For example, here is some great advice that I didn’t take:
- “Don’t play at that construction site,” said my grandmother when I was about eight. I didn’t listen. I fell from one of the partially built walls and ripped my leg open on some corrugated steel. Whoops!
- “Don’t tease your hair like that – it’s not a hair style; it’s a nest,” said my father of my 1987 hair “style.” I didn’t listen and I have some embarrassing photos that my father likes to show me once in a while in a very I-told-you-so fashion. Whoops!
- “Don’t move to the suburbs,” said my mother when I was about 30. I didn’t listen. I wanted to stab myself in my eyes every day for the last two years of living there. Whoops indeed.
Today, I do not play at construction sites, tease my hair or live in the ‘burbs. But I still make mistakes, and I think I have more empathy and courage because of them.
Mistakes make us human
When we make mistakes, we see the world just a little bit differently, and it makes us more patient and considerate. It’s why, at a certain point in our lives, we all start saying some version of “nobody’s perfect” when faced with someone else’s mistake. We’ve been there. We know. If we led a perfect life void of error, imagine the horrid judgy jerks we’d be.
When we make mistakes, we learn that it’s not the end of the world, and we become a little bit more human. Pre-mistake we’re all a little timid, worried about making that mistake. Keeping ourselves up at night worried that we’ll fail, screw up, be embarrassed. But post-mistake, we often see that it’s not the massive heart attack we thought making a mistake would be.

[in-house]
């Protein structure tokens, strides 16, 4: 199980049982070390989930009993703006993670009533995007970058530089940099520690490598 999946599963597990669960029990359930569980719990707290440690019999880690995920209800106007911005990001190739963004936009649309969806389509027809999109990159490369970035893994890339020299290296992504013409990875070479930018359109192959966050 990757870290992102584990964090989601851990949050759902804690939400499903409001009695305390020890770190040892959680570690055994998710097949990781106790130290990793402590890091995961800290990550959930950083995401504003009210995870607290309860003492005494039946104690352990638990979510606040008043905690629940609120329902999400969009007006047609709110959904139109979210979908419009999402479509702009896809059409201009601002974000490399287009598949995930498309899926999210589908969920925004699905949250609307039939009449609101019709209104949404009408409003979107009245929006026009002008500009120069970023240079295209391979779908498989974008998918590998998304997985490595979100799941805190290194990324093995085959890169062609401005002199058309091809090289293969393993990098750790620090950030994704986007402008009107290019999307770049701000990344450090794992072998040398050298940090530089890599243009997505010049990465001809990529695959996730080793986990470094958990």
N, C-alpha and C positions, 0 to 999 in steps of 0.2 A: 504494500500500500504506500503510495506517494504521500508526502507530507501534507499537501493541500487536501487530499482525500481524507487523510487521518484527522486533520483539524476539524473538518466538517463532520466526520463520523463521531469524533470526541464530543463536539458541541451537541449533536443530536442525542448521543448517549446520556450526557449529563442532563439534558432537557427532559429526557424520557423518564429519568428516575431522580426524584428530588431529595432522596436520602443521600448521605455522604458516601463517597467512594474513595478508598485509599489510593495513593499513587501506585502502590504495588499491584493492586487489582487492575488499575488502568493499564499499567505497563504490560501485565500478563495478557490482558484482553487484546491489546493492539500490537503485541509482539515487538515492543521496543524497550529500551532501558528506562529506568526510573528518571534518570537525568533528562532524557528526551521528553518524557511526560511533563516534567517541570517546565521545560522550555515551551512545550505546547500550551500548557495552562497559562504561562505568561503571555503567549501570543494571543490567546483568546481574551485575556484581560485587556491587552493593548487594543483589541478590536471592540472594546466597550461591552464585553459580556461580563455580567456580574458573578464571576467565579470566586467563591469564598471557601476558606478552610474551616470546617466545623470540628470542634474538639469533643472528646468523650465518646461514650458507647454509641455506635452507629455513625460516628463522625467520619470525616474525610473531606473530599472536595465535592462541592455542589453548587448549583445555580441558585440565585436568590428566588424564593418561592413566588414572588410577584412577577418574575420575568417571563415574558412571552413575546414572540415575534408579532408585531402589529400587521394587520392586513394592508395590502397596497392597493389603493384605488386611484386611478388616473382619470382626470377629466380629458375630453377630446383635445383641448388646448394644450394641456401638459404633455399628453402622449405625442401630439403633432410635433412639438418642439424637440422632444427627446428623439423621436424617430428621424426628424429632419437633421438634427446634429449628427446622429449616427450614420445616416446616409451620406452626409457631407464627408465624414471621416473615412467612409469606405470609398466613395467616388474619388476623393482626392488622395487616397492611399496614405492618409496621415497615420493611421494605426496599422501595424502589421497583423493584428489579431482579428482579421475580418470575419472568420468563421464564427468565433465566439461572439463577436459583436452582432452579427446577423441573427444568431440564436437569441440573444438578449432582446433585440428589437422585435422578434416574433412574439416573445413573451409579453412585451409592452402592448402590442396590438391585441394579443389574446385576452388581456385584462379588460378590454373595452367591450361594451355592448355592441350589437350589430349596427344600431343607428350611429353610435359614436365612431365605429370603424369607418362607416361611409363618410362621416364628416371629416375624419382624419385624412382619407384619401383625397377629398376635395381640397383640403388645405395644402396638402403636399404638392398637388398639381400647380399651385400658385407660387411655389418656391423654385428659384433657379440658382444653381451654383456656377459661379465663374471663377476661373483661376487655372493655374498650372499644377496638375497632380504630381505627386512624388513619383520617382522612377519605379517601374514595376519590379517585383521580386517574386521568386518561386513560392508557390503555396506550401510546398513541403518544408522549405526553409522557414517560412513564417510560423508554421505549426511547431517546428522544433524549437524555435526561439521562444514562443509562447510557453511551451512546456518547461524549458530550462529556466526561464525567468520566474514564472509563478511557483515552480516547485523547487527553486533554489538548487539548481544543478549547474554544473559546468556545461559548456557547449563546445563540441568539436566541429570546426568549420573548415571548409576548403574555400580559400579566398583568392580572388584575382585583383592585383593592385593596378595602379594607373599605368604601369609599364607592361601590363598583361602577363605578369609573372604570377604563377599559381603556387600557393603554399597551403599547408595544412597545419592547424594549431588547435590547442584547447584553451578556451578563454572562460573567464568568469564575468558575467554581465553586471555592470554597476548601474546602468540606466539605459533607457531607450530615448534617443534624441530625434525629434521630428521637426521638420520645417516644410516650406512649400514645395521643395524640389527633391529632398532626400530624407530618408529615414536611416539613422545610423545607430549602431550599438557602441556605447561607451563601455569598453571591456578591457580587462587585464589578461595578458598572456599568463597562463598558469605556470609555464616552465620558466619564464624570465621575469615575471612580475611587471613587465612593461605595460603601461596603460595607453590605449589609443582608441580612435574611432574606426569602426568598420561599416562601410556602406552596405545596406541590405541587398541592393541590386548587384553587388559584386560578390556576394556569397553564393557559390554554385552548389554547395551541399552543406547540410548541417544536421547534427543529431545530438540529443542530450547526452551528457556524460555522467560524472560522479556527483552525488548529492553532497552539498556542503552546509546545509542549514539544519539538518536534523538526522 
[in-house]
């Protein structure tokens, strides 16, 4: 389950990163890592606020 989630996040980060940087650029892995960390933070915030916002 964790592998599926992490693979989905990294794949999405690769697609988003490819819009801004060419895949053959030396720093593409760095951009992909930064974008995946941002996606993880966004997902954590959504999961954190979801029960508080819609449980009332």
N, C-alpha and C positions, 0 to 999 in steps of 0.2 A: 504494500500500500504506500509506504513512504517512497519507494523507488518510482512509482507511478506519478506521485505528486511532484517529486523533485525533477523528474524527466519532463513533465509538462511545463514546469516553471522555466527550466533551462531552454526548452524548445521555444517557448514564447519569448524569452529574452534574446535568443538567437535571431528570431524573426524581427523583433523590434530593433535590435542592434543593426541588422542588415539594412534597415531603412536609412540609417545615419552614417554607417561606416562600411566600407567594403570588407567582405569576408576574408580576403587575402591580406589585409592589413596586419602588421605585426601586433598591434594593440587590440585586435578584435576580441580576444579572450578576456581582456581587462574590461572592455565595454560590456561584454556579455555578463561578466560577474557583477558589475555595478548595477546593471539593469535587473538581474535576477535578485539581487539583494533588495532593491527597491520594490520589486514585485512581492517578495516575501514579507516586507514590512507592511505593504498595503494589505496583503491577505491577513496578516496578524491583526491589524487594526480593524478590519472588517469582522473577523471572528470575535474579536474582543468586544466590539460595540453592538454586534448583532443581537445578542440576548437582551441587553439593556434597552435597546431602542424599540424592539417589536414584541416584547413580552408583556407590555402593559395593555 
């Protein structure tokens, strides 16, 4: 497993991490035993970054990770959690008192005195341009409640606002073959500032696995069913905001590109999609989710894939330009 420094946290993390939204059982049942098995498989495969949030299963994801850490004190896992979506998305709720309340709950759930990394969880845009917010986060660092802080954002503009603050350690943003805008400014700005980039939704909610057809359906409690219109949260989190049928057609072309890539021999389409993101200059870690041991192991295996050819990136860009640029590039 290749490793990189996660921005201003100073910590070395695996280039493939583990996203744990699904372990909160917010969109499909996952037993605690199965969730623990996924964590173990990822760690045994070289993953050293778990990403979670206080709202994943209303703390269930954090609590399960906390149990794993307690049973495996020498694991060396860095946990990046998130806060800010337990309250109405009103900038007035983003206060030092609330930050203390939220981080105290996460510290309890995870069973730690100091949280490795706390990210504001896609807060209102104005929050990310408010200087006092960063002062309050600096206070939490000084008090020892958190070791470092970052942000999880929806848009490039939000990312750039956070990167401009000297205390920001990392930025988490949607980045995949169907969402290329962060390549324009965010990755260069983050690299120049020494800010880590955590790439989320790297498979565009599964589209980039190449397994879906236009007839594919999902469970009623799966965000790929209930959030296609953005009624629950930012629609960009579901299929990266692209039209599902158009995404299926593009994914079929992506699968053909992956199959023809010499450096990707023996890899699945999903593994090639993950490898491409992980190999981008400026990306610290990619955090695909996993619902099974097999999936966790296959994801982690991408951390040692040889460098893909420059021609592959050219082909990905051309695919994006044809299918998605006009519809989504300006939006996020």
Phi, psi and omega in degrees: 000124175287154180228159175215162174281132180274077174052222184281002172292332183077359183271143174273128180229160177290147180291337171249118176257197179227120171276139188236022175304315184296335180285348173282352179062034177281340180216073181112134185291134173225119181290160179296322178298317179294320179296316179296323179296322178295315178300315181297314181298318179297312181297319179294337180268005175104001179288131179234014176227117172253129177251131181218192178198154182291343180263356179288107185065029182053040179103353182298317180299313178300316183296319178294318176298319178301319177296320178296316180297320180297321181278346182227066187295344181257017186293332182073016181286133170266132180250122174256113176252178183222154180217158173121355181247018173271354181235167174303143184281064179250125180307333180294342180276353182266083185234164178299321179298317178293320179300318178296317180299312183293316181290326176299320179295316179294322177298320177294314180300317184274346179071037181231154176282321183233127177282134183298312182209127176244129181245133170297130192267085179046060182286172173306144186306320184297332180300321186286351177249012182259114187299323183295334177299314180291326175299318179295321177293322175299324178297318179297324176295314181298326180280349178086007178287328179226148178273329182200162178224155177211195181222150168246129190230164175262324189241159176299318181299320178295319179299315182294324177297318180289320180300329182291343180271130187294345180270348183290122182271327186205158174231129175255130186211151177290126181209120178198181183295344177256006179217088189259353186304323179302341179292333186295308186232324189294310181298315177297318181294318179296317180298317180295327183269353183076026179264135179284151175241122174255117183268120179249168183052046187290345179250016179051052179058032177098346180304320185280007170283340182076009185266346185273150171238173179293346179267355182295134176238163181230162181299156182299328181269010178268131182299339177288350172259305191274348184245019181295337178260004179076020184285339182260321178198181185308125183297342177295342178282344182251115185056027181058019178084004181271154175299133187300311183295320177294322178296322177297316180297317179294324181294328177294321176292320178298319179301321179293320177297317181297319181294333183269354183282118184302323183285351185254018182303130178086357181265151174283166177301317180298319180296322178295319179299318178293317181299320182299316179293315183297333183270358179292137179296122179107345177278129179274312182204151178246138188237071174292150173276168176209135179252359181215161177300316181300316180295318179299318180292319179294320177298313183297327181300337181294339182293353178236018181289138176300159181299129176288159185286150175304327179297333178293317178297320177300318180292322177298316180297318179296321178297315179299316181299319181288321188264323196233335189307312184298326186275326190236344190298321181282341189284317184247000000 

For example, at a client presentation last year, I was nervous. Instead of covering it up like I normally do, I blurted out: “I’m really nervous and I talk really quickly when I’m nervous but then I talk pretty quickly when I’m not nervous so you probably wouldn’t have noticed expect that I mentioned it.” And then I stood there fully aware of the inner dialogue that had become outer dialogue, and felt silly. But a cool thing happened. People laughed, not so much at me, but with me.
Mistakes make us a tiny bit more human, and we can all connect with that.
James Joyce said "mistakes are the portals for discovery." This is true of self-discovery, science, mathematics, travel and breakthroughs of all sorts. We are often better for our mistakes. And, importantly, we now have yellow sticky notes. How can mistakes be considered bad when they might result in yellow sticky notes? (And, like, medicine and stuff.)
Awesome examples of whoopsie art
Read "Beautiful Oops!" byBarney Saltzberg. It's an awesome book to share with kids. It's a pop-up book that shows how making mistakes in your art can turn into really cool stuff.
And speaking of art, check out this story of an artist that was convinced to let her kid help her draw and the gorgeous results: http://twentytwowords.com/2013/09/03/illustrator-draws-faces-lets-her-4-year-old-draw-the-bodies-ends-up-with-adorably-weird-art/